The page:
Question 163.— A depositor notifies his banker that he has issued a cheque payable to the order of John Smith, and wishes it paid only on the personal endorsement of John Smith. Is the banker bound to respect such a request, or would he be justified in accepting said cheque, tendered by payee's clerk, and endorsed " For deposit only to credit account of John Smith " ?

Answer.—We think the bank is bound to act on the instructions of its customer in the case mentioned. He has a right to countermand payment, and the bank is bound to obey his orders. The instructions quoted do not go as far as that, but they are very much in the same line, and it would, we think, be held to be within the customer's rights to require the bank only to pay the cheque when it is endorsed as he specifies.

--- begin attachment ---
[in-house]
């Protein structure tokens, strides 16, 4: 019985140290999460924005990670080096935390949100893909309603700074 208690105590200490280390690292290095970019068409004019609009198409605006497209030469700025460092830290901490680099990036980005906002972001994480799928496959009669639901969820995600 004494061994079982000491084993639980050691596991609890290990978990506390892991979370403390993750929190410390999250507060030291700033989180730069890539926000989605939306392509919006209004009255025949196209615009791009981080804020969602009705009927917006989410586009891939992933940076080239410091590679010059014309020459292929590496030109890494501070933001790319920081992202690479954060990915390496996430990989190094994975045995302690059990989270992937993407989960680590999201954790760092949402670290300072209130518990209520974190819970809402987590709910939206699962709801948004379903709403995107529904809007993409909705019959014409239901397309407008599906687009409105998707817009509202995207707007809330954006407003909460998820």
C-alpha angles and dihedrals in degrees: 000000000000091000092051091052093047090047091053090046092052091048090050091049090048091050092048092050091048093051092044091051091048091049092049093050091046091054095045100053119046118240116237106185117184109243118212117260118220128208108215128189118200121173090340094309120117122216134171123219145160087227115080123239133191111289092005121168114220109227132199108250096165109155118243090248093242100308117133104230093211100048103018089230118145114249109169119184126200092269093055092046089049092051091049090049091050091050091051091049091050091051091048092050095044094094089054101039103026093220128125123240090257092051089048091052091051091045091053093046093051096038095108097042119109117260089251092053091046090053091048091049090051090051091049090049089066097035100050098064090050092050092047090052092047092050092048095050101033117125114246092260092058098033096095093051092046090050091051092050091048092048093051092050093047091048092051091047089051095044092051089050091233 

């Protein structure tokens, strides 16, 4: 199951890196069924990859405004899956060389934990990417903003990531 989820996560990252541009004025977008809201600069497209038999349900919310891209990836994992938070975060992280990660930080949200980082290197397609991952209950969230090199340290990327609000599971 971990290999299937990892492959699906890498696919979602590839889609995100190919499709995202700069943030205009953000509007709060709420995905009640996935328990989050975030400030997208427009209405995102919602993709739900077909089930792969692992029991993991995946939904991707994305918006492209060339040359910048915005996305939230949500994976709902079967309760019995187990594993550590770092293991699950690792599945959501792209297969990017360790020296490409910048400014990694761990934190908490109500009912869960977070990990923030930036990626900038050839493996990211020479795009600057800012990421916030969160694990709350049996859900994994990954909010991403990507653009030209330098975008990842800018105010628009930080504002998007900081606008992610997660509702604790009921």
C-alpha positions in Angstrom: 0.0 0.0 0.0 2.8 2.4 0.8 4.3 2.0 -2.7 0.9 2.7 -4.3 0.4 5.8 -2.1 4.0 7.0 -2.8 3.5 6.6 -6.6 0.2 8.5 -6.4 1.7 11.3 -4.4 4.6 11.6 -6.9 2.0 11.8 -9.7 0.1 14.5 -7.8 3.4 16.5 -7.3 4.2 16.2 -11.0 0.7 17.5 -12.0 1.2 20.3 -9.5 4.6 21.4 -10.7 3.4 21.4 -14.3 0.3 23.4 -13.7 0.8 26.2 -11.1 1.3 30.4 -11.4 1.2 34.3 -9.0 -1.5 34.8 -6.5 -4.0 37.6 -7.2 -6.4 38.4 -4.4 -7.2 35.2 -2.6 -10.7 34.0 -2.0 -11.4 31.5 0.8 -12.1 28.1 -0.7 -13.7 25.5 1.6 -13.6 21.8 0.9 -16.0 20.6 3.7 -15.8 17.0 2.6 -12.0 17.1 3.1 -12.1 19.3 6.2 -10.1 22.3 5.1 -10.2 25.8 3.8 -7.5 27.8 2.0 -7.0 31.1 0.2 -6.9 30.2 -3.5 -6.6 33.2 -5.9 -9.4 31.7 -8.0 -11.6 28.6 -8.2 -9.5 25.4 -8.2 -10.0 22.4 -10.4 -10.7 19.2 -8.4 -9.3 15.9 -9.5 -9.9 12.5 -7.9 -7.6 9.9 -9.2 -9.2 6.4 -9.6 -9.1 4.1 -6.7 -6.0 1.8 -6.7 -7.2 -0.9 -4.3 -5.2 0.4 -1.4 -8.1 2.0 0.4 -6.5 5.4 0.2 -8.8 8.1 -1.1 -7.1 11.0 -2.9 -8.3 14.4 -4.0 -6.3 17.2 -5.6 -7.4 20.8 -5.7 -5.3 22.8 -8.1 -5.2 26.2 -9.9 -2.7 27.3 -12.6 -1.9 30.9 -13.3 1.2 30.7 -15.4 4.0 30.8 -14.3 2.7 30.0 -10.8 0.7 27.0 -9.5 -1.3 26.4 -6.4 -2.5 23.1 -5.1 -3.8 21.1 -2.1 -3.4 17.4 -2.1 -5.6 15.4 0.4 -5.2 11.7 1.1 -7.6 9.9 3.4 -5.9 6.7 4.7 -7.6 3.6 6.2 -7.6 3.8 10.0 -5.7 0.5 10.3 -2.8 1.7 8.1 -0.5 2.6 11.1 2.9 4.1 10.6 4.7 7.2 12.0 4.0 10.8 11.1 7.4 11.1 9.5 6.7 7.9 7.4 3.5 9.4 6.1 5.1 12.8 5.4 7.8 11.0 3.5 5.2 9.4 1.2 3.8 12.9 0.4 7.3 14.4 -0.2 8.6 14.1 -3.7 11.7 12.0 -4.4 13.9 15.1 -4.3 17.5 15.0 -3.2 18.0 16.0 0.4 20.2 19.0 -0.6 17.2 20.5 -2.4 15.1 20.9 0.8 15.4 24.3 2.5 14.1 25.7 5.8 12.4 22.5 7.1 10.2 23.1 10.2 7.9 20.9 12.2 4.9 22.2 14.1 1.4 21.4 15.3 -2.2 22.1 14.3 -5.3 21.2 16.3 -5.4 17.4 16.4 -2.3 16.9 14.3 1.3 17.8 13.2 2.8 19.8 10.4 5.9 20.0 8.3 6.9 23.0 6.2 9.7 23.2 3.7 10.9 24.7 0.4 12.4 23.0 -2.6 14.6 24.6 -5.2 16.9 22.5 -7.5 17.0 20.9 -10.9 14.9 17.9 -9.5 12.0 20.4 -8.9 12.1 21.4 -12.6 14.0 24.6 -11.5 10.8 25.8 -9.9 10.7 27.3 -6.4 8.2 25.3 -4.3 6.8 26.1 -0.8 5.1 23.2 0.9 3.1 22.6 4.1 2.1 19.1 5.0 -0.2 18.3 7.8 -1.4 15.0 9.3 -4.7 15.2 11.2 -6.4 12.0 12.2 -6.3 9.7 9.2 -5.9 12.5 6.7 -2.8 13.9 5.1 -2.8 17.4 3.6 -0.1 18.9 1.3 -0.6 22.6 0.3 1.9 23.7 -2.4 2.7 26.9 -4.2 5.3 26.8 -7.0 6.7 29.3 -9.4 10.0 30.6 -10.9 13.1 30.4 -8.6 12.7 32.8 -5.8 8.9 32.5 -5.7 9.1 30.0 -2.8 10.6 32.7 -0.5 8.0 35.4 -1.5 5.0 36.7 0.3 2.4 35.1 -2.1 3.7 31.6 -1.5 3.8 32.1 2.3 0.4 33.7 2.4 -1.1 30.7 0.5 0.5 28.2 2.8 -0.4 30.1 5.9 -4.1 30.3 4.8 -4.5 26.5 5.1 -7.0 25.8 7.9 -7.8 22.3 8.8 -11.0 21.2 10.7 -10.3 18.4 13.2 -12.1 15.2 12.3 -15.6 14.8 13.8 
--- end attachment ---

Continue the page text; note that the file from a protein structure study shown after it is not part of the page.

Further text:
In any case the holder of the cheque the payment of which has been refused on the instructions of the drawer, would have no claims whatever against the bank. If the cheque were endorsed by the duly constituted attorney of the payee, and refused because of the customer's orders, the bank would still not be liable to anybody. The holder would, however, have a valid claim on the drawer, and (if notice of dishonour were given) on the endorser.